KUALA LUMPUR, July 18 — The federal government’s proposal to change the Legal Profession Act (LPA) 1976 would empower Putrajaya to blatantly interfere in the independent professional body representing lawyers in Peninsular Malaysia, the pro-moderation group G25 said today.
G25 highlighted Putrajaya’s plans to give powers to the minister in charge of legal affairs to decide the rules and regulations of elections within the Malaysian Bar, saying that this would interfere with its self-regulation.
“It is untenable that a member of the federal Cabinet could be reposed with the power of determining the manner in which the Bar’s elections are to be conducted.
“This is tantamount to blatant government interference in the affairs of an independent Bar. Such interference cannot be tolerated,” it said in a statement today.
G25 said any attempts to impose government control and to undermine the independence of the Malaysian Bar must be seen as an attack on the rule of law, insisting that it cannot be condoned.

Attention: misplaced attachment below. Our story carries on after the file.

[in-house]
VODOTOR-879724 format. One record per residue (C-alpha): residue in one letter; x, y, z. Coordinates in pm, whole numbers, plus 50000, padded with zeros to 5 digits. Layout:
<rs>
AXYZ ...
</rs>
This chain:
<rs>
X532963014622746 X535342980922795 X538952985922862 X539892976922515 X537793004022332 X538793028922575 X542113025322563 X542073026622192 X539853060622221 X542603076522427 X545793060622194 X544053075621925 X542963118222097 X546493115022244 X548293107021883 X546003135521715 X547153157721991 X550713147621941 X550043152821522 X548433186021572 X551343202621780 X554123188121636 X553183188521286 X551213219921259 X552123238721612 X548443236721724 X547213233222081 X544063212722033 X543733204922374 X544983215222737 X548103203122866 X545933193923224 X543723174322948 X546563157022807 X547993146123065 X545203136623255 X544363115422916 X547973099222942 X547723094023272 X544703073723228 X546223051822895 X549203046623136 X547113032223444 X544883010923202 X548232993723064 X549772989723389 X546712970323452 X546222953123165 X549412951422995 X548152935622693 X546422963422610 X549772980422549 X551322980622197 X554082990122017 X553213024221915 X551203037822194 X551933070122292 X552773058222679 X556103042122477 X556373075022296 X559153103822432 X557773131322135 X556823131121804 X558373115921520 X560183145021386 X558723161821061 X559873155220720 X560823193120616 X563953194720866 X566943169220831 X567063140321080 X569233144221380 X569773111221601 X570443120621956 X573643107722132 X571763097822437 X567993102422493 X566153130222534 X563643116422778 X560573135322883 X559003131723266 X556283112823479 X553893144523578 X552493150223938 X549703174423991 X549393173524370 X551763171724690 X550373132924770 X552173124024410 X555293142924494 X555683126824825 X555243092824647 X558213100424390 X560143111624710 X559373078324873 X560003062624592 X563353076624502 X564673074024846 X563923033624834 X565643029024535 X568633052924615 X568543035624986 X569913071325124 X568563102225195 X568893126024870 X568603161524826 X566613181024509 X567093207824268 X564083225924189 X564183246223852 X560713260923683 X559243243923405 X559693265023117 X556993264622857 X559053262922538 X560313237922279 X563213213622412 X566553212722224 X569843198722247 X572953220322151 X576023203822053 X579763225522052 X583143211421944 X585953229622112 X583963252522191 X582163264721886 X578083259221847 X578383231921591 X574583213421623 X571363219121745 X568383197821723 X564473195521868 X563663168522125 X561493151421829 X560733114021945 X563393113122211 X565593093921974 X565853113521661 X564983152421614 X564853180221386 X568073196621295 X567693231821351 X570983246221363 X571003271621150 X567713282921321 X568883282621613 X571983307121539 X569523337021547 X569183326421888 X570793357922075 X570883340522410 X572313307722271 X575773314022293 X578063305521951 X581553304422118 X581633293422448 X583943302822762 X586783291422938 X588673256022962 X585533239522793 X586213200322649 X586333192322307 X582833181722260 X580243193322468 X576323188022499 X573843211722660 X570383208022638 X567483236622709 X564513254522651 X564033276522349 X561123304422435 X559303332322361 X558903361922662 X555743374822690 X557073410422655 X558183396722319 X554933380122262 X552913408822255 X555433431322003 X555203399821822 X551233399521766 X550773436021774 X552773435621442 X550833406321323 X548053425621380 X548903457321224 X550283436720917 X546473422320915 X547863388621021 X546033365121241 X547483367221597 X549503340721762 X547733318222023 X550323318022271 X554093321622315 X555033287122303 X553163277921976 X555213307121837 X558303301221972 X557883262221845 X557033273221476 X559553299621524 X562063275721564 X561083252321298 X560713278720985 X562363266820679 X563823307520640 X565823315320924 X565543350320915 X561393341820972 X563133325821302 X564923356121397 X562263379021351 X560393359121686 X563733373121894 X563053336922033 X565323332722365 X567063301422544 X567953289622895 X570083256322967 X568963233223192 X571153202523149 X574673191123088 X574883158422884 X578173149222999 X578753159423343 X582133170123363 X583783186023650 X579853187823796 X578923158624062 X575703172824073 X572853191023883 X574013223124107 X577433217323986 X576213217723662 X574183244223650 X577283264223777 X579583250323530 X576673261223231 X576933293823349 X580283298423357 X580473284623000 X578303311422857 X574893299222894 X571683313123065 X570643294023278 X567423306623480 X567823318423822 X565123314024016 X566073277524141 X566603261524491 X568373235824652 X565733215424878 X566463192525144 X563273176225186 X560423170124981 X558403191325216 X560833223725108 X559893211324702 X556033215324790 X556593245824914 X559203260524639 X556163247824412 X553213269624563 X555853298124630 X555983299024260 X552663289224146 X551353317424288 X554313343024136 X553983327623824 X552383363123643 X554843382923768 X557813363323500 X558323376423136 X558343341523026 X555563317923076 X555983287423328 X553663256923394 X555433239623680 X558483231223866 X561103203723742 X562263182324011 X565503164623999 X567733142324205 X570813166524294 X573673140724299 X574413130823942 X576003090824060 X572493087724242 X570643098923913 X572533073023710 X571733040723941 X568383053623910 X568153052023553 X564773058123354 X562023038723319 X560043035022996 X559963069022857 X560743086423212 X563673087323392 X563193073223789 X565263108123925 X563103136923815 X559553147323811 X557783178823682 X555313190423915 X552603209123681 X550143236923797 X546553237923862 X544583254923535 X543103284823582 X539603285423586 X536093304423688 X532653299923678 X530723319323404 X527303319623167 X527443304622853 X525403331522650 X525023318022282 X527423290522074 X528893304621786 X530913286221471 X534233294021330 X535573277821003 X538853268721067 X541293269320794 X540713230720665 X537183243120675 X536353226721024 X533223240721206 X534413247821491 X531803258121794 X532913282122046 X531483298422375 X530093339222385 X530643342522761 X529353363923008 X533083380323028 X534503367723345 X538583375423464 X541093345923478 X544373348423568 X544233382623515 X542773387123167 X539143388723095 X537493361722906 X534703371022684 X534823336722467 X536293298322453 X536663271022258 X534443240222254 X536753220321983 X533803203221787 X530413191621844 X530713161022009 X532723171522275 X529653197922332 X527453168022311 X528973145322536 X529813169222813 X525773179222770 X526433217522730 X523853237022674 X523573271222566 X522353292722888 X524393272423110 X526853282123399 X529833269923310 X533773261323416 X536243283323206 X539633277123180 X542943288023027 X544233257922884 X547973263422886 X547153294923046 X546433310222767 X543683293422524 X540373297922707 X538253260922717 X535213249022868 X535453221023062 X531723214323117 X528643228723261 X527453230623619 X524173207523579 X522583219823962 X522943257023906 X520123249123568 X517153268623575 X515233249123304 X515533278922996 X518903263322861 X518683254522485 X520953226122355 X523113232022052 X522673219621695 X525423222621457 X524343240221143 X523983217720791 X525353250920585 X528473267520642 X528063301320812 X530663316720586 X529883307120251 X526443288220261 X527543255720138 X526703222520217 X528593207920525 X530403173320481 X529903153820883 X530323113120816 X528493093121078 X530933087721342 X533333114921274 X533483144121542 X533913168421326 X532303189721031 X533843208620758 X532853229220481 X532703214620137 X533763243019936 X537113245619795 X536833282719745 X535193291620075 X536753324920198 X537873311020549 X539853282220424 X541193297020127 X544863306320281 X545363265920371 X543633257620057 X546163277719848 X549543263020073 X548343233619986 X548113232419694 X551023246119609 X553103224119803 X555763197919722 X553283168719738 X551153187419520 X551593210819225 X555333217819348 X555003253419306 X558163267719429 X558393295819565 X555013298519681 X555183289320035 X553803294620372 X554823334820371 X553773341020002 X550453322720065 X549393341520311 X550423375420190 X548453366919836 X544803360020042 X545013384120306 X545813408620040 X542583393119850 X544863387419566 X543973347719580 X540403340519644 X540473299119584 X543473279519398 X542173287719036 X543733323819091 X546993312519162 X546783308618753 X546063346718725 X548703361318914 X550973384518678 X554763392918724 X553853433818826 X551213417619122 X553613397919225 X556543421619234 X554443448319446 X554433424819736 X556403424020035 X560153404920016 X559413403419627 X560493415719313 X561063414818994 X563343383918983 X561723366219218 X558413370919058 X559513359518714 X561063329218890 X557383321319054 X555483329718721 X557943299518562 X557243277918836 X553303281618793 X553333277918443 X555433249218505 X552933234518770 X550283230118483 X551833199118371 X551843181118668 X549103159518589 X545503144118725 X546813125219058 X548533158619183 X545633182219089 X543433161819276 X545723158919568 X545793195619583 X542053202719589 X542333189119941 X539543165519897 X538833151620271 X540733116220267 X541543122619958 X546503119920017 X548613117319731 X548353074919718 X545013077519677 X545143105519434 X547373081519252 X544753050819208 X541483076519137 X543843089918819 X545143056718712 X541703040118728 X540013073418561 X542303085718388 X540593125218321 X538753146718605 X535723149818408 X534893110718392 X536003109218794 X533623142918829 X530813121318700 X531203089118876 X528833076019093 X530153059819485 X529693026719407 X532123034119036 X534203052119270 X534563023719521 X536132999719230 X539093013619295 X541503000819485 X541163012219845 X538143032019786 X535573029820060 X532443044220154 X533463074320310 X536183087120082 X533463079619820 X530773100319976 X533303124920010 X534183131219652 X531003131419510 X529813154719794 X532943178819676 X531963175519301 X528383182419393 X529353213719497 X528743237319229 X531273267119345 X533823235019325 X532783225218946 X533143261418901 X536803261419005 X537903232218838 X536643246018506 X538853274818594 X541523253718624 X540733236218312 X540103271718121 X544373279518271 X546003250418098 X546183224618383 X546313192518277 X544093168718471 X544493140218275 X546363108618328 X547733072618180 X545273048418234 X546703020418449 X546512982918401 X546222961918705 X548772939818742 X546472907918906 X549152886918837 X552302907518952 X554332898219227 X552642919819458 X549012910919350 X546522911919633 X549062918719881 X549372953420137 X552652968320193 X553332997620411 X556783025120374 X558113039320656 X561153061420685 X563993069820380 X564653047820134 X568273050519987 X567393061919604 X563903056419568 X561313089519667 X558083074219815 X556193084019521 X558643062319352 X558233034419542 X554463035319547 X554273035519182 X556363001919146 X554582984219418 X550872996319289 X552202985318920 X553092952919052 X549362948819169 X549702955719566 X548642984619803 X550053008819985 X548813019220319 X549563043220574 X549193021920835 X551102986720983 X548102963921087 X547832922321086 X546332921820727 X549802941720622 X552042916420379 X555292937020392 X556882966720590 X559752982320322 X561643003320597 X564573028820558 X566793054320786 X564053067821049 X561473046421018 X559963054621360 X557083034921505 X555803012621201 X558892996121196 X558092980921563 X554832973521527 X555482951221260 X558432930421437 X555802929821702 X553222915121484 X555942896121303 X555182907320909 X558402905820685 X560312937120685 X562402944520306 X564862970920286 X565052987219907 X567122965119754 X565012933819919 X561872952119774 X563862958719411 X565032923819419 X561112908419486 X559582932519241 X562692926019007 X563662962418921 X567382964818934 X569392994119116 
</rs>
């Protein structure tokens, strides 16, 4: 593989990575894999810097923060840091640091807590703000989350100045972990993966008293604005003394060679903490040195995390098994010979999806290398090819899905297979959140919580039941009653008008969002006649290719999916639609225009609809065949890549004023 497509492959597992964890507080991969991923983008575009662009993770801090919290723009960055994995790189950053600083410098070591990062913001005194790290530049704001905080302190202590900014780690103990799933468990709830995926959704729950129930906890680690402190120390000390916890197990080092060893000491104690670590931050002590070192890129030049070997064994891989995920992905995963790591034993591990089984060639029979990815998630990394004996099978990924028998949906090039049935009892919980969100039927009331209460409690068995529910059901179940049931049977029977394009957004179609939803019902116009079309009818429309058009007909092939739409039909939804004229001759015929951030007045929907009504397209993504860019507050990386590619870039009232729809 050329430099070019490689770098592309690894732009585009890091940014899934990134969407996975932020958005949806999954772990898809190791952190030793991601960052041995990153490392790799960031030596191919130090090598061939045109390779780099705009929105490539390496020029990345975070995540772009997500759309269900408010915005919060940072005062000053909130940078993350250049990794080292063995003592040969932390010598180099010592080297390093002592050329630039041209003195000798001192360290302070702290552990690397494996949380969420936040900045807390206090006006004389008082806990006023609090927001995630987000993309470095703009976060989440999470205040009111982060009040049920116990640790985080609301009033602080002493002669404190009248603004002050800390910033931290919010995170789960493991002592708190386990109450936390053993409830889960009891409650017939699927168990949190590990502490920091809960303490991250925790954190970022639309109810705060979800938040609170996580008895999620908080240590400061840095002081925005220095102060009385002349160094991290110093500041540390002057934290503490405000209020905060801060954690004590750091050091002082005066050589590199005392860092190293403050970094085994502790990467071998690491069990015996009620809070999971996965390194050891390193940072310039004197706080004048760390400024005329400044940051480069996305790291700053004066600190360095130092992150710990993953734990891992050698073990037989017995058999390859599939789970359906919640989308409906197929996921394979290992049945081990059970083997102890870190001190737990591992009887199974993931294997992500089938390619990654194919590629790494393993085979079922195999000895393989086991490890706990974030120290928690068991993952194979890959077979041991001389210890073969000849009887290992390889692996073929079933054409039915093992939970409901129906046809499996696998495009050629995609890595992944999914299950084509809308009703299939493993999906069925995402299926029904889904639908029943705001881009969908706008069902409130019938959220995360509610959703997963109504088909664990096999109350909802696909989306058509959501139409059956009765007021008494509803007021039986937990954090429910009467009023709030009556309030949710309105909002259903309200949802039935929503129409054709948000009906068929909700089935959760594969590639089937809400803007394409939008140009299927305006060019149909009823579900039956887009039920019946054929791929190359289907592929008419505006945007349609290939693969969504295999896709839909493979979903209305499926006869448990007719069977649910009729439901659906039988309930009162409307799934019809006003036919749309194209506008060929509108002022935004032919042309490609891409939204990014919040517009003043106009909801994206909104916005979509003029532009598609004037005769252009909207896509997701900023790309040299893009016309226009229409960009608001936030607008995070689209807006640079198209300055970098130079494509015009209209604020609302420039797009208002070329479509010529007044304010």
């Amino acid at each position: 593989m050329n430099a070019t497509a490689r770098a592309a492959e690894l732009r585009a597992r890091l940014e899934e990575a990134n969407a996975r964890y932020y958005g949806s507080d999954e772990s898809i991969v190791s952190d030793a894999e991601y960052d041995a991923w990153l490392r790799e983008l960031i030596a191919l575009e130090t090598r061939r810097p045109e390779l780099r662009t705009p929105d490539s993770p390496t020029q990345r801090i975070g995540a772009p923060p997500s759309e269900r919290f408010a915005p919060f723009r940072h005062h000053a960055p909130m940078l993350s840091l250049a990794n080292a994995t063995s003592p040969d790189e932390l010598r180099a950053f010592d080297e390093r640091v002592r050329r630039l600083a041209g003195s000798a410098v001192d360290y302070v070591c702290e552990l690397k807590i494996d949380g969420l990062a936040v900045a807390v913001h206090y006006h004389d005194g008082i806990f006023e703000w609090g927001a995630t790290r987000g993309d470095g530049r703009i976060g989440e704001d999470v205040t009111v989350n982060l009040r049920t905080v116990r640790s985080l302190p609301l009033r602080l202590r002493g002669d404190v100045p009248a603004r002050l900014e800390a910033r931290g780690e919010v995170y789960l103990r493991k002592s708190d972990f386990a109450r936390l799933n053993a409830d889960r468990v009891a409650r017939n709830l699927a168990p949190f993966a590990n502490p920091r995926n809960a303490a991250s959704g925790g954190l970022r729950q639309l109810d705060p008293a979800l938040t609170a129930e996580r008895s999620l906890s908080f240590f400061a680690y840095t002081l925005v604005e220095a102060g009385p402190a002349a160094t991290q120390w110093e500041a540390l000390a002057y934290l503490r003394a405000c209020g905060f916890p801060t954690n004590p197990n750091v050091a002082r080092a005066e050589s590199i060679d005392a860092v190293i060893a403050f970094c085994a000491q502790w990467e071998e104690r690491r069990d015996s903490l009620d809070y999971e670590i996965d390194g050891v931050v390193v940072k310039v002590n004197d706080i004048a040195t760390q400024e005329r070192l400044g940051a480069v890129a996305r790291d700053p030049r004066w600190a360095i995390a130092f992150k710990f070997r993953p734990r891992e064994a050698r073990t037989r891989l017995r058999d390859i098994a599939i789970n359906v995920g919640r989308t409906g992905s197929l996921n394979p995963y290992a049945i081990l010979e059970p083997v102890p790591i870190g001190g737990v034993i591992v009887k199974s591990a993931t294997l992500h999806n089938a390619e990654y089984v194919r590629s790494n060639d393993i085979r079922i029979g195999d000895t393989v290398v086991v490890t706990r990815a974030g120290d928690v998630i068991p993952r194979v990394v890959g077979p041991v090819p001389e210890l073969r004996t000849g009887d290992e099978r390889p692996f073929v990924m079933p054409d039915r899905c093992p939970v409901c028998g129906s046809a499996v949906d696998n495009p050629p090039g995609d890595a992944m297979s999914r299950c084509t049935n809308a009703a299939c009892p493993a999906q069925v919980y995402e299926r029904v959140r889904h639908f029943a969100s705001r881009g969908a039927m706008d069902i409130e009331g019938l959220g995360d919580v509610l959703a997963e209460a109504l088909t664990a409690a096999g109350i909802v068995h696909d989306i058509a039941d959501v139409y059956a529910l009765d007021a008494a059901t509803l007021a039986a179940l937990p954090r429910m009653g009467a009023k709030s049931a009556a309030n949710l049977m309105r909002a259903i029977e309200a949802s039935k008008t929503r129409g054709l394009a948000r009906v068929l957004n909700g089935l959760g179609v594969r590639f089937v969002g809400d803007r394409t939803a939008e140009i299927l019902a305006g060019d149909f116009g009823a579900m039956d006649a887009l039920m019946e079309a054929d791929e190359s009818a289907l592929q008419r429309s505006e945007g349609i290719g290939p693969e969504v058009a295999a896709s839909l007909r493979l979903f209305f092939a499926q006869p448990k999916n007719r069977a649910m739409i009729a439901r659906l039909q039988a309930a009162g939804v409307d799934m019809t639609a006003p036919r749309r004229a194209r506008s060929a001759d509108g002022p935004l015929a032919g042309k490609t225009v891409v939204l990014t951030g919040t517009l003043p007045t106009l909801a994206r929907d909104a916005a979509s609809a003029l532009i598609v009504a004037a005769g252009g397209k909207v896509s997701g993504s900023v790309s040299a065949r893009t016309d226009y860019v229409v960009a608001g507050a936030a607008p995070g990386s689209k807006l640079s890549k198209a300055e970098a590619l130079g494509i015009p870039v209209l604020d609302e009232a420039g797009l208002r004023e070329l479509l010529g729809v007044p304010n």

Pointing out that the planned LPA amendments are a violation of international standards adopted in a 1990 United Nations Congress on the Prevention of Crime and the Treatment of Offenders, G25 noted that these principles state that lawyers shall be entitled to form self-governing professional bodies with an executive body that is free from external interference.
“The G25 is further concerned that the erosion of the independence of the Bar will create negative perceptions to foreign investors about the independence and integrity of the Malaysian legal system,” it said, adding that it would then make Malaysia less attractive as an investment destination.
Backing the objection by the Bar Council, the Malaysian Bar’s executive body, to the LPA amendments, G25 asked Putrajaya to review its plan to introduce changes to the law.
The government is expected to table significant amendments to the Legal Profession Act 1976 in Parliament this October, including the introduction of two government-appointed representatives in the Bar Council that the Attorney-General this month said is intended to ensure “good relations” between the government and Malaysian Bar members.
But Malaysian Bar president Steven Thiru told Malay Mail Online recently that having such government appointees would only undermine the Malaysian Bar’s existing professional working relationship with the government, as well as cause “unnecessary suspicion, angst and antagonism towards the government.”
Steven also said the proposed amendments would allow the government to change the Malaysian Bar’s election rules if the desired election results are not obtained and would clearly allow government control or influence over the professional body.